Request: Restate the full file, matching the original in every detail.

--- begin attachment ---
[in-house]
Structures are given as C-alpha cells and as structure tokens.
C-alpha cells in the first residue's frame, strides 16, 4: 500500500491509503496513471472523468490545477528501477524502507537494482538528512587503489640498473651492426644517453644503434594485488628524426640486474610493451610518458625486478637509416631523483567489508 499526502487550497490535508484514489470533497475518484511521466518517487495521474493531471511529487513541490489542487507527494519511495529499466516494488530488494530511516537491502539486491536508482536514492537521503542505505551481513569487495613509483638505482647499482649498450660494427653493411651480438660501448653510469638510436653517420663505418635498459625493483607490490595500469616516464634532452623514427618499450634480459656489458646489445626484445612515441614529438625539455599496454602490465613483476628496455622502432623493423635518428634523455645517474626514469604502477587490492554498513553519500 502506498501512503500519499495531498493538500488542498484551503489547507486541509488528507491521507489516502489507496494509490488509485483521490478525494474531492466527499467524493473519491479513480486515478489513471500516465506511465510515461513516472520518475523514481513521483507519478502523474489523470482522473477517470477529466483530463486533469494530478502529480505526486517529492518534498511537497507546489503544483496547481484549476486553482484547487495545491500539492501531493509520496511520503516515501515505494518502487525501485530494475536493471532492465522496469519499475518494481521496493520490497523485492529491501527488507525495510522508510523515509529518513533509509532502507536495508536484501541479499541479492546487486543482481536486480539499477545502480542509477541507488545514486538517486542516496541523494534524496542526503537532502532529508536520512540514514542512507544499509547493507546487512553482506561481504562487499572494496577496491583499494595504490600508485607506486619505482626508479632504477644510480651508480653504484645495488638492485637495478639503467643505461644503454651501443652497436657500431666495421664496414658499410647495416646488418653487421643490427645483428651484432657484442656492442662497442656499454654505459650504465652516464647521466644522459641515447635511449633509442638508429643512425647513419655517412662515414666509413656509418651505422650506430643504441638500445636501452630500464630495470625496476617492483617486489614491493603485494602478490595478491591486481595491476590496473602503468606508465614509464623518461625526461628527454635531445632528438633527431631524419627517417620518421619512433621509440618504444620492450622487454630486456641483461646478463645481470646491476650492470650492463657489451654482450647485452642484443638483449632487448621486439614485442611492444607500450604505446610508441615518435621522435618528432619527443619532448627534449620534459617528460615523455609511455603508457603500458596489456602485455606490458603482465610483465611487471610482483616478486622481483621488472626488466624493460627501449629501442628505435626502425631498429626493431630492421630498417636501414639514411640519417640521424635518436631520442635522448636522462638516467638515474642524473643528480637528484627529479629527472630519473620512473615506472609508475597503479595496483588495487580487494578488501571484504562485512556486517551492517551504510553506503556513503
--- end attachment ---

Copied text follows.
[in-house]
Structures are given as C-alpha cells and as structure tokens.
C-alpha cells in the first residue's frame, strides 16, 4: 500500500491509503496513471472523468490545477528501477524502507537494482538528512587503489640498473651492426644517453644503434594485488628524426640486474610493451610518458625486478637509416631523483567489508 499526502487550497490535508484514489470533497475518484511521466518517487495521474493531471511529487513541490489542487507527494519511495529499466516494488530488494530511516537491502539486491536508482536514492537521503542505505551481513569487495613509483638505482647499482649498450660494427653493411651480438660501448653510469638510436653517420663505418635498459625493483607490490595500469616516464634532452623514427618499450634480459656489458646489445626484445612515441614529438625539455599496454602490465613483476628496455622502432623493423635518428634523455645517474626514469604502477587490492554498513553519500 502506498501512503500519499495531498493538500488542498484551503489547507486541509488528507491521507489516502489507496494509490488509485483521490478525494474531492466527499467524493473519491479513480486515478489513471500516465506511465510515461513516472520518475523514481513521483507519478502523474489523470482522473477517470477529466483530463486533469494530478502529480505526486517529492518534498511537497507546489503544483496547481484549476486553482484547487495545491500539492501531493509520496511520503516515501515505494518502487525501485530494475536493471532492465522496469519499475518494481521496493520490497523485492529491501527488507525495510522508510523515509529518513533509509532502507536495508536484501541479499541479492546487486543482481536486480539499477545502480542509477541507488545514486538517486542516496541523494534524496542526503537532502532529508536520512540514514542512507544499509547493507546487512553482506561481504562487499572494496577496491583499494595504490600508485607506486619505482626508479632504477644510480651508480653504484645495488638492485637495478639503467643505461644503454651501443652497436657500431666495421664496414658499410647495416646488418653487421643490427645483428651484432657484442656492442662497442656499454654505459650504465652516464647521466644522459641515447635511449633509442638508429643512425647513419655517412662515414666509413656509418651505422650506430643504441638500445636501452630500464630495470625496476617492483617486489614491493603485494602478490595478491591486481595491476590496473602503468606508465614509464623518461625526461628527454635531445632528438633527431631524419627517417620518421619512433621509440618504444620492450622487454630486456641483461646478463645481470646491476650492470650492463657489451654482450647485452642484443638483449632487448621486439614485442611492444607500450604505446610508441615518435621522435618528432619527443619532448627534449620534459617528460615523455609511455603508457603500458596489456602485455606490458603482465610483465611487471610482483616478486622481483621488472626488466624493460627501449629501442628505435626502425631498429626493431630492421630498417636501414639514411640519417640521424635518436631520442635522448636522462638516467638515474642524473643528480637528484627529479629527472630519473620512473615506472609508475597503479595496483588495487580487494578488501571484504562485512556486517551492517551504510553506503556513503